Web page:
My Journey to the 1 Arm, 1 Leg Push Up

by Beth Andrews on April 17, 2013

Email this to someoneShare on FacebookShare on Google+Share on LinkedInPin on PinterestTweet about this on Twitter

I’ve always been interested in mastering body weight exercises. There is a fascination with athletes that are able to push and pull their body around with total body strength as opposed to those that can only lift a heavy object. When I began kettlebell training, and more specifically, when I got certified in RKC, I began drifting towards the body weight challenges.

At my RKC2 in April 2012, I bought the Convict Conditioning book and signed up for the Naked Warrior cert held in October. Females were required to do a 1 arm push up to pass. I didn’t know much about the technique of the 1 arm push up and with only a few months to prepare, I dug into the CC book for guidance. My program design was centered on training Pull ups, HLR, OAPU, Pistols, Handstands, and Bridge work.

Just prior to the cert, the results were: HLR- 2 sets 27reps, Pistols- 37right/37left, Uneven Pull Ups- 5sets 5reps, Bridges improved, and even though I was hesitant in kicking up a Handstand, I had help getting up and then would hold the position. And of course, sets of 1 arm assisted push-ups. I had actually gotten an ugly 1APU . The strength was there but the mechanics of tension, engaging hollow, breathing, etc., was missing.

The Naked Warrior cert went into details with creating tension, engaging hollow, breathing, shoulder positioning, etc. and it all came together for me. I was able to achieve the 1 arm push up.

Here’s a demonstration video, followed by some cues:

 

 

Cues to Use: Root hand in floor. Pack the shoulder. Wrap arm around low back and squeeze fist creating tension. Engage the hollow position. Quick breath in and hold. Chest to floor. Let just enough air out to push up.

The following week, I designed a thirty day program for the 1 Arm 1 Leg Push Up using ladders. I paired variations of pull-ups with OAOLPU assisted ladders. I only laddered up to three on each side but varied the rounds each day I trained. I also varied the intensity by using a basket ball on easier days and using a towel/Frisbee as a harder variation. I didn’t over complicate things with different variations I picked 2 and stuck with it.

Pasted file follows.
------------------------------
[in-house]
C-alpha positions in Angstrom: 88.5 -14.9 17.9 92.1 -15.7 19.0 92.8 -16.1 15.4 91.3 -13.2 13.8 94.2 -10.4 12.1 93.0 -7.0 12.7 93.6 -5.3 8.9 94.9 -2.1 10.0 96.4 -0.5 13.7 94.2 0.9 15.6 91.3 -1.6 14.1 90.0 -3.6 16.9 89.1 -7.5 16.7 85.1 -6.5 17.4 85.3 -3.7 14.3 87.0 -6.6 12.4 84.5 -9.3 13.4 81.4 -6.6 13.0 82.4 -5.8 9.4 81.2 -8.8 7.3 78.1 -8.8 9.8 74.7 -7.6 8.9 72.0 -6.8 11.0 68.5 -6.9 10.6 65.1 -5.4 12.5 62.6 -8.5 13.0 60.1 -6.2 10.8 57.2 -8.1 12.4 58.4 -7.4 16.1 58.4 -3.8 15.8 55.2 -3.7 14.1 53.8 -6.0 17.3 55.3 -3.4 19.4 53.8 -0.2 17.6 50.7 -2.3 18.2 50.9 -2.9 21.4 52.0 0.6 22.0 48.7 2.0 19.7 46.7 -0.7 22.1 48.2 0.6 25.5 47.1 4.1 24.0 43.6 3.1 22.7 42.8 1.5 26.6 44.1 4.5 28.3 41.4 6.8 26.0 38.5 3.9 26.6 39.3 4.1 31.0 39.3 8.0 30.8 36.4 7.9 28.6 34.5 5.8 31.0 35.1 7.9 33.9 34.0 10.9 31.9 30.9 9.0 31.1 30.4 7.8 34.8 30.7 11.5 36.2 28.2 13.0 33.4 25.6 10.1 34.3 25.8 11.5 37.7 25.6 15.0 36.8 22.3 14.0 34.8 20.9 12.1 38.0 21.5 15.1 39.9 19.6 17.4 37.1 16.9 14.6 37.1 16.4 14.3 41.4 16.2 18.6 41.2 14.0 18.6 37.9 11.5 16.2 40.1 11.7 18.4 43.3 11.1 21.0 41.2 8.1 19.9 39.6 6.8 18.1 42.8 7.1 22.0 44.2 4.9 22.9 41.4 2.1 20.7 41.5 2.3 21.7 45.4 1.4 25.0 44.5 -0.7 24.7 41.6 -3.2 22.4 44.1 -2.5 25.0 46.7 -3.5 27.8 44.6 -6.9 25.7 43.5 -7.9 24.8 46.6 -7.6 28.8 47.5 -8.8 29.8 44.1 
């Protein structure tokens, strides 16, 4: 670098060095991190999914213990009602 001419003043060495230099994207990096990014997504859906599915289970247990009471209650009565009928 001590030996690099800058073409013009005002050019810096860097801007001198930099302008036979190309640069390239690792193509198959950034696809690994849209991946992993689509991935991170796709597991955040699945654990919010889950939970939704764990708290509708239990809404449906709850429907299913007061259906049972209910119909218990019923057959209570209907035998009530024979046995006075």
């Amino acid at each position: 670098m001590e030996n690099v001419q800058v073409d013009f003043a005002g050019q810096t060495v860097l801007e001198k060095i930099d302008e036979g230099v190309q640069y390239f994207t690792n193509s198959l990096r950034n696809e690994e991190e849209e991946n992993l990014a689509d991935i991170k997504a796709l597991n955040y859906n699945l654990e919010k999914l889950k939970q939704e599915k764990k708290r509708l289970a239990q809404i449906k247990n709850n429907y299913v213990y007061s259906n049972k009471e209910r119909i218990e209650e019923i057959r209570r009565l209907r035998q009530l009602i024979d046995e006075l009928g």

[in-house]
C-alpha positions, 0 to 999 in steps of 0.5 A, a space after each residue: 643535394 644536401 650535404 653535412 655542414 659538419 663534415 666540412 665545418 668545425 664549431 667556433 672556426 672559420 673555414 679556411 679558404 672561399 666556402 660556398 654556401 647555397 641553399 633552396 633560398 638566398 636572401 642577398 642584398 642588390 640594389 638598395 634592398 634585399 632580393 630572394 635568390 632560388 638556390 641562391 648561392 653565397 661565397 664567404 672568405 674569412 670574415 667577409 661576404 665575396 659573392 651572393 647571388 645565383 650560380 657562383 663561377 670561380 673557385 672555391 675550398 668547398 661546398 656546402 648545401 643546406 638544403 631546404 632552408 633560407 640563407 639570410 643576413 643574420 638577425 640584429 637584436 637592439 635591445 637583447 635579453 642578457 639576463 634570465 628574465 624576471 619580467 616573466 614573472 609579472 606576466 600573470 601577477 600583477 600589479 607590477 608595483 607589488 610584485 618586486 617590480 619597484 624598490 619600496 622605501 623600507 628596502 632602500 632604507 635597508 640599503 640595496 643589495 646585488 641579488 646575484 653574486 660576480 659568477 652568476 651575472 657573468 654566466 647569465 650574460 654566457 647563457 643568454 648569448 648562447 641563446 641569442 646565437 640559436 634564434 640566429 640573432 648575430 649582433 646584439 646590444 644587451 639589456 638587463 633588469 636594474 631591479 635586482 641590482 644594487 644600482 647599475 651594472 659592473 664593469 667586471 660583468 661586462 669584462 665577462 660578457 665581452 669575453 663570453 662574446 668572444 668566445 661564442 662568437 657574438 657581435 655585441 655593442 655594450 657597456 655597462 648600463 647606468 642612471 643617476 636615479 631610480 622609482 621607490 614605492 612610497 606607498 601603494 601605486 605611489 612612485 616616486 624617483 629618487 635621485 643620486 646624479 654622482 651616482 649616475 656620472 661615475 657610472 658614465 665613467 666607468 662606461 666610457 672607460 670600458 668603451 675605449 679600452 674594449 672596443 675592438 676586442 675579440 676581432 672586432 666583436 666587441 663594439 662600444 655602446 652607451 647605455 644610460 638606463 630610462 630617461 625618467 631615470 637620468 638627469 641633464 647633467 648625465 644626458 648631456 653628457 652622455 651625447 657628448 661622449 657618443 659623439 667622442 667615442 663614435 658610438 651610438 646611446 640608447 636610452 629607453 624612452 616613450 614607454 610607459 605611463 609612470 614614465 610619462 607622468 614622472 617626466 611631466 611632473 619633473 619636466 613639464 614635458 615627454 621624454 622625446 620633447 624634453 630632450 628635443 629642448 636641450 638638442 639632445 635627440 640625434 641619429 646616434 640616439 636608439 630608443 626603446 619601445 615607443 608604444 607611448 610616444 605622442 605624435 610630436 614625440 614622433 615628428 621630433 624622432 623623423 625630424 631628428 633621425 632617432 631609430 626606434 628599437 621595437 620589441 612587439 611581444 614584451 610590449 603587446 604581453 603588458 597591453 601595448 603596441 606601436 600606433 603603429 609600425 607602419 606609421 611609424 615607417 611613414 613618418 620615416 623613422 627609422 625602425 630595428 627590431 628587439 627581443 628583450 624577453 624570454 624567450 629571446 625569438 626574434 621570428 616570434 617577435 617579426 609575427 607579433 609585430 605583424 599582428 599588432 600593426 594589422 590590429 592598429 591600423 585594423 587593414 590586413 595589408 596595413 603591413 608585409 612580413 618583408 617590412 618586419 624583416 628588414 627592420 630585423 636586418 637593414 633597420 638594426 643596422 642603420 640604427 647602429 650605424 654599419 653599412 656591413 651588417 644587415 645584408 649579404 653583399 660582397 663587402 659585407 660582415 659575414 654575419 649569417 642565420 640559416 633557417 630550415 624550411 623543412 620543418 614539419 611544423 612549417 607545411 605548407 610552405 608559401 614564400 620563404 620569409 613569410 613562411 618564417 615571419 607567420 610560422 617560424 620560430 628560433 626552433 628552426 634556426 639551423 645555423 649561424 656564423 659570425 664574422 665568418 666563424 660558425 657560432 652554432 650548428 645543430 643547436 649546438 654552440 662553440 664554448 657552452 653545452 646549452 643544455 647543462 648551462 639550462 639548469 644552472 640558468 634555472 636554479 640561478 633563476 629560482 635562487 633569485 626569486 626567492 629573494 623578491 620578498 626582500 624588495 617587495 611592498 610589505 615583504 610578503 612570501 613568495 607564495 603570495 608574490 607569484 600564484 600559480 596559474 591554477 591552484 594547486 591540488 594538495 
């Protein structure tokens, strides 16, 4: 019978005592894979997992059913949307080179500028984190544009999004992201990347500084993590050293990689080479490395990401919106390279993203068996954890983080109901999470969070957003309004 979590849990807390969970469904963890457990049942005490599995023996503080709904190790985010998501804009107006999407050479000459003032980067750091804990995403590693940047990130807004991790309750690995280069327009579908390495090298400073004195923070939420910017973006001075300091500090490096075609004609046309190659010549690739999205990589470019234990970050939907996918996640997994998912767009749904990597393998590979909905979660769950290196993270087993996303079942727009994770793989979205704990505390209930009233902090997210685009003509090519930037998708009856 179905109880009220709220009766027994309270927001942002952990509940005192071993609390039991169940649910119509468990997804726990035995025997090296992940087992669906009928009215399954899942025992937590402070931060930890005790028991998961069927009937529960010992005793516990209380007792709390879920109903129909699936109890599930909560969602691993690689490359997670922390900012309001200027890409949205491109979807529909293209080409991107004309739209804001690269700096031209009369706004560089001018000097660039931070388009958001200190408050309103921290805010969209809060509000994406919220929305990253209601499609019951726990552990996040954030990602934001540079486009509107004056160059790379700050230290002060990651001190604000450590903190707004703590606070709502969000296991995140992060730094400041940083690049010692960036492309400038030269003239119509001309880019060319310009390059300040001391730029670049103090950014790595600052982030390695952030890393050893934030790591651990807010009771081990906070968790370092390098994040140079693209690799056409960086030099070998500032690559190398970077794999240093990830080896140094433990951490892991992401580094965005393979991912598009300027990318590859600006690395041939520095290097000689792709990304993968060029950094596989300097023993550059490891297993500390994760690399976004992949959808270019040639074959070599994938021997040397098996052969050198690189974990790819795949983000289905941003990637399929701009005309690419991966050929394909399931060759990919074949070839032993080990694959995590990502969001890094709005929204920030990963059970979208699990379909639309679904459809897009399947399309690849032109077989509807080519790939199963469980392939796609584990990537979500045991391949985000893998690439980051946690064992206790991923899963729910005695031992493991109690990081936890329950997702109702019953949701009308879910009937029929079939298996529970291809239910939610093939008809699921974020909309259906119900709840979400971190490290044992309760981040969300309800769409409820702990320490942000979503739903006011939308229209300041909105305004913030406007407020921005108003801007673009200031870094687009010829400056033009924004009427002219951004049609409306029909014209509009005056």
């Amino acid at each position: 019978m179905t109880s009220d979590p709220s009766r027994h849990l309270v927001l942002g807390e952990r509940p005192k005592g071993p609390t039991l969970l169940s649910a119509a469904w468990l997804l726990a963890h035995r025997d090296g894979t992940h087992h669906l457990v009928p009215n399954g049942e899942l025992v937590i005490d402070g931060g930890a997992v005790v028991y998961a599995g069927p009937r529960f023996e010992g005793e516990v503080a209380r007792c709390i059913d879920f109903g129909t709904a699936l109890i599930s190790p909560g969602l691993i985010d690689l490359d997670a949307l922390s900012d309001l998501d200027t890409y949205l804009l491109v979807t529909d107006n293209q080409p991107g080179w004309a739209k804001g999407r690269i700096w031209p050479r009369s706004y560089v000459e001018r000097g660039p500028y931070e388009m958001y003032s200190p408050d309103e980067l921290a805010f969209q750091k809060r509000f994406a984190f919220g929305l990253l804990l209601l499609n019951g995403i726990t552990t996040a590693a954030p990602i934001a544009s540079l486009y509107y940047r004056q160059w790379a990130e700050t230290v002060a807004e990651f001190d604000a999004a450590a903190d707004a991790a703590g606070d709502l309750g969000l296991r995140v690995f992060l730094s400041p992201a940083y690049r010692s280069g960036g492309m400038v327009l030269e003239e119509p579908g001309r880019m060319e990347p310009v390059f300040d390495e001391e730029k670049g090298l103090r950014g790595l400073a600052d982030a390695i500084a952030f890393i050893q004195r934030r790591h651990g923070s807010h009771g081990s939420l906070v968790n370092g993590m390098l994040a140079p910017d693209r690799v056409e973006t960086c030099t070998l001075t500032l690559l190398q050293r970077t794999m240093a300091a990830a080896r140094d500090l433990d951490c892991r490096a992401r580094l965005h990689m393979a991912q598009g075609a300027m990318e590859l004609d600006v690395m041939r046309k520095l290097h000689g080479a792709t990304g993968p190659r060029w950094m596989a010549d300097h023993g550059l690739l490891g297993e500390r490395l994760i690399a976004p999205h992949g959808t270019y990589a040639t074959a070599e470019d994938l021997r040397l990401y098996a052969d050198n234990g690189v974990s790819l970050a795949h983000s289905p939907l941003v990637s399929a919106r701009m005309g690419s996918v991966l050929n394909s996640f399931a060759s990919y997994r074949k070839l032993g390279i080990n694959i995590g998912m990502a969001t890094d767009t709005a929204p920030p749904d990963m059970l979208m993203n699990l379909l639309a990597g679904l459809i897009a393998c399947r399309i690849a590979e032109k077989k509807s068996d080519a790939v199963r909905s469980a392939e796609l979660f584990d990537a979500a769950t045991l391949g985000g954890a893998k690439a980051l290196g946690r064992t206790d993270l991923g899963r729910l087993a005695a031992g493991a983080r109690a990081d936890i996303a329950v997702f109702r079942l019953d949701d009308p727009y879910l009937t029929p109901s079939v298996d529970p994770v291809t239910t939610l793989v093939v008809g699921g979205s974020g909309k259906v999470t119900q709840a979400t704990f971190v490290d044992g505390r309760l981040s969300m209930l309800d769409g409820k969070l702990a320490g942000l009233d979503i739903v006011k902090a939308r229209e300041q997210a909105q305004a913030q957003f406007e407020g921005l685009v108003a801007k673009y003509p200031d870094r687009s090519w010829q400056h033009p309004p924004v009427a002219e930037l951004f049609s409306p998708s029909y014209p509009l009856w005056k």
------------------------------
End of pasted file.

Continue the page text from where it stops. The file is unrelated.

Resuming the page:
MONDAY- 3 rounds

BW pull ups- 10

OAOLPU ladders- 1-1,2-2,3-3 (towel assisted)

WEDNESDAY- 4 rounds

L-sit Baseball grip pull ups- 8

OAOLPU ladders- 1-1,2-2,3-3

FRIDAY/SATURDAY- 3 rounds

Weighted pull ups- 5

OAOLPU ladders- 1-1,2-2,3-3 (Towel assisted)

 

I kept it simple. I never went to failure. I always could have done a few more reps. I never forced reps. If I needed a day of rest I took it. I waited thirty days before testing to see the progress.

On Tuesday, Thursday, and Sunday, the workout consisted of bridges, handstands, hollow drills, pistols, cossack pistols, weighted push ups, HLR, and OAOL plank holds. I also snatched twice a week.

After 30 days, I achieved the OAOLPU.

Here’s a video and cues:

 

 

Cues to Use: Root hand in floor. Pack the shoulder. Lift opposite leg and push contact foot into floor. Wrap arm around low back and squeeze fist creating tension. Engage the hollow position. Quick breath in and hold. Chest to floor. Let just enough air out to push up.

Next up is the PCC, as Al Kavadlo says on the Progressive Calisthenics blog… ”We’re Working Out.”

 ***

More about Beth Andrews: Beth Andrews, Senior RKC,  is a gym owner and instructor at Maximum Body Training in Cartersville, Georgia.  She can also be reached through her website: http://www.wix.com/drruss21/mbt.

 

 

 

 

 

 

 

Print Friendly, PDF & Email
  • pheonix1754 .

    A gorgeous woman with tenacity..a lot of guys cant do oaol pups..yougogirl!!

  • Brad

    I’m working on CC at the moment and I can come nowhere near a OAP, let alone a OAOLP. I thought the form on the OAP video was a little less than perfect and the form in the OAOLP video left a lot to be desired. Then I searched the web for other videos and found that there aren’t many people who can do those exercises with what I imagine good form would look like. Even a few of the “big names” in exercise have worse form than in these two videos so although I think there’s some room for improvement I can only say: well done Beth, what an amazing achievement.

  • Beth Andrews

    Thanks for your comments Brad,however this is the standard requirement for both with the certs that I have taken and passed. I agree that there is always room for improvement. 🙂

Previous post:

Next post: